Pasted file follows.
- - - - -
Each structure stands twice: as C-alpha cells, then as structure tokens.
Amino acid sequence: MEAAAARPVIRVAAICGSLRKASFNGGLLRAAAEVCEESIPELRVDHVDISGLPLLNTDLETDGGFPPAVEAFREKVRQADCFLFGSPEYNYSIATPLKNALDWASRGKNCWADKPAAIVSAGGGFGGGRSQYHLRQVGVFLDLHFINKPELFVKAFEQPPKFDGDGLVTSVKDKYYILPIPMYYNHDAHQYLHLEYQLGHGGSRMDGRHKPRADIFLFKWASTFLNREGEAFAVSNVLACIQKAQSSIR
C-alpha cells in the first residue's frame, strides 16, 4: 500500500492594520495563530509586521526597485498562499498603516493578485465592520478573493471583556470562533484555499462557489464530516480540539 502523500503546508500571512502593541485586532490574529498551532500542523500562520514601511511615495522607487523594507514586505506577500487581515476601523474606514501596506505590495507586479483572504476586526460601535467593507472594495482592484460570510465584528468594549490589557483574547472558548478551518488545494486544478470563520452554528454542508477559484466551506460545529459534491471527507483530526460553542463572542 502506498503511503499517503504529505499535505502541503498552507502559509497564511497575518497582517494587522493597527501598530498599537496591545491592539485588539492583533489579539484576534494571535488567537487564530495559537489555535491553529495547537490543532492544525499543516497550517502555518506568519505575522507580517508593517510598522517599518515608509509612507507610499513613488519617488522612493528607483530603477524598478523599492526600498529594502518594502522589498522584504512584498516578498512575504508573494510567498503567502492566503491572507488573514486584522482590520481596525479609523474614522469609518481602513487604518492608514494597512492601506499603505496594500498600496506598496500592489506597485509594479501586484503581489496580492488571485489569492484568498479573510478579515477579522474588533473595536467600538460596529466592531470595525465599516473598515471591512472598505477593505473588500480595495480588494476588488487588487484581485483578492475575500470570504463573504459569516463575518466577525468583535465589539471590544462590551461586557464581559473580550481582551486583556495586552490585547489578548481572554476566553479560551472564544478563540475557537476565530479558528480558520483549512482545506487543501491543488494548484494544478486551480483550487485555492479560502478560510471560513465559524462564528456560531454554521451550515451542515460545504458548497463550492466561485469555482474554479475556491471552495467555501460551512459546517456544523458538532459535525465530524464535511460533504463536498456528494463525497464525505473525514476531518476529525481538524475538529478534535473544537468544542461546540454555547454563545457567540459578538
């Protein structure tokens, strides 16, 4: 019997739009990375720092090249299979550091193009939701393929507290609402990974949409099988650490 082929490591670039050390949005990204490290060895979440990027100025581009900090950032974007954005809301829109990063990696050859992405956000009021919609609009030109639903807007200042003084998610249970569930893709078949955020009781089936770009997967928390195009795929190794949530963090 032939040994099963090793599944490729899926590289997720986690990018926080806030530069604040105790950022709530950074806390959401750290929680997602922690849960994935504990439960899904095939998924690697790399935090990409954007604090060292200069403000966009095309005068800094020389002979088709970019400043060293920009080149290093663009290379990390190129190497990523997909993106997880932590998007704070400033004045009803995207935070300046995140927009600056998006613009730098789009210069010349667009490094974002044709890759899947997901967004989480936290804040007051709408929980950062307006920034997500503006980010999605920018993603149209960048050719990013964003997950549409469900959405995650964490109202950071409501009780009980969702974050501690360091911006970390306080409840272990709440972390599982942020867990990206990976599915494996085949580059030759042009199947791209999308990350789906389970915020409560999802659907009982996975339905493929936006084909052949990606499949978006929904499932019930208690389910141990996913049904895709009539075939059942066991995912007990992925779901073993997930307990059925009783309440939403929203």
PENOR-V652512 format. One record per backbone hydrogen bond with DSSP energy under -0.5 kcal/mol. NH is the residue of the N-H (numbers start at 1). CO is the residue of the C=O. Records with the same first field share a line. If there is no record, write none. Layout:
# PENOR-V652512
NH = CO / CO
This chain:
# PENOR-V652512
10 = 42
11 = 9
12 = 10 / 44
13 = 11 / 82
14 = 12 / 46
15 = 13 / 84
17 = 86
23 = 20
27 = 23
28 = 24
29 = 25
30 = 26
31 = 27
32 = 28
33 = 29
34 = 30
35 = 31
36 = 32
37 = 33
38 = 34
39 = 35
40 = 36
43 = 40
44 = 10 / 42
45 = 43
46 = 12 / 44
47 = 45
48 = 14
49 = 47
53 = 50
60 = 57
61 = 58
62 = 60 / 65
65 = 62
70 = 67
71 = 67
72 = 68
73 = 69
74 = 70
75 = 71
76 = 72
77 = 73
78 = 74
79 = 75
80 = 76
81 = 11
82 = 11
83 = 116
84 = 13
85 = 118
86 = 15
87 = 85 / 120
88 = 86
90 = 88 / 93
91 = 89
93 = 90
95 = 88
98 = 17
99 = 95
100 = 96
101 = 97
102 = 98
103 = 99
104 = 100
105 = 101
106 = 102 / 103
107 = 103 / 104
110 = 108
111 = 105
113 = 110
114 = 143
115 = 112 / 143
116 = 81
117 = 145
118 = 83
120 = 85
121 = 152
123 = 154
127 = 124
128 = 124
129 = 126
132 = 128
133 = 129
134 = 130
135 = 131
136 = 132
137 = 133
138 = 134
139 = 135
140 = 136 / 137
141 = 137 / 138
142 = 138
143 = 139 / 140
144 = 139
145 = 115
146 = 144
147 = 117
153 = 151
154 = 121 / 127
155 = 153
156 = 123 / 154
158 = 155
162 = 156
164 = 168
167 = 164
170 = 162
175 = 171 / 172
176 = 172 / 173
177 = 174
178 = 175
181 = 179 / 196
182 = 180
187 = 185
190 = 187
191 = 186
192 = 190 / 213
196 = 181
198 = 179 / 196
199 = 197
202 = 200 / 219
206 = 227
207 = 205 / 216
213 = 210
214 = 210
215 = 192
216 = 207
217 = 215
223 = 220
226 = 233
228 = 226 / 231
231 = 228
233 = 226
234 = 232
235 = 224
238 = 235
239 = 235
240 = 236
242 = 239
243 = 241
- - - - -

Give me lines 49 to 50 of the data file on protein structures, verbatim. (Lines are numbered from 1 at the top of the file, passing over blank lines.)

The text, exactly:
75 = 71
76 = 72